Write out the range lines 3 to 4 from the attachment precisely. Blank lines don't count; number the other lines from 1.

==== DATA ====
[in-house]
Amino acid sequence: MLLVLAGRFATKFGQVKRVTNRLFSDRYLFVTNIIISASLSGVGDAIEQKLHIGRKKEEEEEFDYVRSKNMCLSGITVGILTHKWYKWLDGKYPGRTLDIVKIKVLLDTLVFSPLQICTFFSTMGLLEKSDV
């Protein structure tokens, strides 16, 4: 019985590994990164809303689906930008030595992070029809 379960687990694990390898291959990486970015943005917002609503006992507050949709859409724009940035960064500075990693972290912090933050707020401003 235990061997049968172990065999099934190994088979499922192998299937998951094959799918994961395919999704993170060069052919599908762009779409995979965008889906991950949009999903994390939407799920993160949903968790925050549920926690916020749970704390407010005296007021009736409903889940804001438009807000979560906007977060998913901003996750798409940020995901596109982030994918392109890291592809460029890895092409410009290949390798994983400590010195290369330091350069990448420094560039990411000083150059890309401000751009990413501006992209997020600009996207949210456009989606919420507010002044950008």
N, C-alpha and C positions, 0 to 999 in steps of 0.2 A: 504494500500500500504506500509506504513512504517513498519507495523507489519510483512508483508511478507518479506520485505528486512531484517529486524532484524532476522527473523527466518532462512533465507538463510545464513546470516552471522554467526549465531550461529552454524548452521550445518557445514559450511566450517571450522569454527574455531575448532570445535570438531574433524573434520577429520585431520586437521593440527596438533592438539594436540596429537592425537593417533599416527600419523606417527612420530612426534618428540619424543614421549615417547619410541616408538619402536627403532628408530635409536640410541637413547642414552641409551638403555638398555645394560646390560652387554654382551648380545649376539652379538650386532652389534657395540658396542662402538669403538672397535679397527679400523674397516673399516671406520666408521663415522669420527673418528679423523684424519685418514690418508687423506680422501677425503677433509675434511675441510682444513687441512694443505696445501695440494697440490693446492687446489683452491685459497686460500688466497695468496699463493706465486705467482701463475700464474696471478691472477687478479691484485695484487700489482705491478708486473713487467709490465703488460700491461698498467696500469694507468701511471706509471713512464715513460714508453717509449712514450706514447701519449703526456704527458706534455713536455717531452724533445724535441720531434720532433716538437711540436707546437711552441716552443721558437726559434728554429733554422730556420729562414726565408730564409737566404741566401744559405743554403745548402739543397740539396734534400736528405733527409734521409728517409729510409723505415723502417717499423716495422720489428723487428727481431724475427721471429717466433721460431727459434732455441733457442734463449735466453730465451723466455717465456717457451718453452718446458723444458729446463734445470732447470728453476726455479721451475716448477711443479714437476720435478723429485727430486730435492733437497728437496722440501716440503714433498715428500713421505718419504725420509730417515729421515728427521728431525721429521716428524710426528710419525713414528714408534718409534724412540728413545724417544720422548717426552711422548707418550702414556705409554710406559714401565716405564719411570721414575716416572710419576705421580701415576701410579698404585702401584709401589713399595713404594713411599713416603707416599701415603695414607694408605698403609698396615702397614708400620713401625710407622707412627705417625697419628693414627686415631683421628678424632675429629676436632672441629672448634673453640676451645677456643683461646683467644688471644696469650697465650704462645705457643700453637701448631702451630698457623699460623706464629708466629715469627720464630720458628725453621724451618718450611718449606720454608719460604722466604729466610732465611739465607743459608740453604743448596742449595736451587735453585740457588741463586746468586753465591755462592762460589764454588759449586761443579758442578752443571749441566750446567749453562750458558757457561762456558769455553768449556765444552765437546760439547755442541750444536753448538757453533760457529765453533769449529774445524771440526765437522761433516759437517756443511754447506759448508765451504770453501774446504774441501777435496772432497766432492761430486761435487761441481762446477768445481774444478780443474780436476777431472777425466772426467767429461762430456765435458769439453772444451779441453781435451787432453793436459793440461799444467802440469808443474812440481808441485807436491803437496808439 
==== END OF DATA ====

């Protein structure tokens, strides 16, 4: 019985590994990164809303689906930008030595992070029809 379960687990694990390898291959990486970015943005917002609503006992507050949709859409724009940035960064500075990693972290912090933050707020401003 235990061997049968172990065999099934190994088979499922192998299937998951094959799918994961395919999704993170060069052919599908762009779409995979965008889906991950949009999903994390939407799920993160949903968790925050549920926690916020749970704390407010005296007021009736409903889940804001438009807000979560906007977060998913901003996750798409940020995901596109982030994918392109890291592809460029890895092409410009290949390798994983400590010195290369330091350069990448420094560039990411000083150059890309401000751009990413501006992209997020600009996207949210456009989606919420507010002044950008």
N, C-alpha and C positions, 0 to 999 in steps of 0.2 A: 504494500500500500504506500509506504513512504517513498519507495523507489519510483512508483508511478507518479506520485505528486512531484517529486524532484524532476522527473523527466518532462512533465507538463510545464513546470516552471522554467526549465531550461529552454524548452521550445518557445514559450511566450517571450522569454527574455531575448532570445535570438531574433524573434520577429520585431520586437521593440527596438533592438539594436540596429537592425537593417533599416527600419523606417527612420530612426534618428540619424543614421549615417547619410541616408538619402536627403532628408530635409536640410541637413547642414552641409551638403555638398555645394560646390560652387554654382551648380545649376539652379538650386532652389534657395540658396542662402538669403538672397535679397527679400523674397516673399516671406520666408521663415522669420527673418528679423523684424519685418514690418508687423506680422501677425503677433509675434511675441510682444513687441512694443505696445501695440494697440490693446492687446489683452491685459497686460500688466497695468496699463493706465486705467482701463475700464474696471478691472477687478479691484485695484487700489482705491478708486473713487467709490465703488460700491461698498467696500469694507468701511471706509471713512464715513460714508453717509449712514450706514447701519449703526456704527458706534455713536455717531452724533445724535441720531434720532433716538437711540436707546437711552441716552443721558437726559434728554429733554422730556420729562414726565408730564409737566404741566401744559405743554403745548402739543397740539396734534400736528405733527409734521409728517409729510409723505415723502417717499423716495422720489428723487428727481431724475427721471429717466433721460431727459434732455441733457442734463449735466453730465451723466455717465456717457451718453452718446458723444458729446463734445470732447470728453476726455479721451475716448477711443479714437476720435478723429485727430486730435492733437497728437496722440501716440503714433498715428500713421505718419504725420509730417515729421515728427521728431525721429521716428524710426528710419525713414528714408534718409534724412540728413545724417544720422548717426552711422548707418550702414556705409554710406559714401565716405564719411570721414575716416572710419576705421580701415576701410579698404585702401584709401589713399595713404594713411599713416603707416599701415603695414607694408605698403609698396615702397614708400620713401625710407622707412627705417625697419628693414627686415631683421628678424632675429629676436632672441629672448634673453640676451645677456643683461646683467644688471644696469650697465650704462645705457643700453637701448631702451630698457623699460623706464629708466629715469627720464630720458628725453621724451618718450611718449606720454608719460604722466604729466610732465611739465607743459608740453604743448596742449595736451587735453585740457588741463586746468586753465591755462592762460589764454588759449586761443579758442578752443571749441566750446567749453562750458558757457561762456558769455553768449556765444552765437546760439547755442541750444536753448538757453533760457529765453533769449529774445524771440526765437522761433516759437517756443511754447506759448508765451504770453501774446504774441501777435496772432497766432492761430486761435487761441481762446477768445481774444478780443474780436476777431472777425466772426467767429461762430456765435458769439453772444451779441453781435451787432453793436459793440461799444467802440469808443474812440481808441485807436491803437496808439 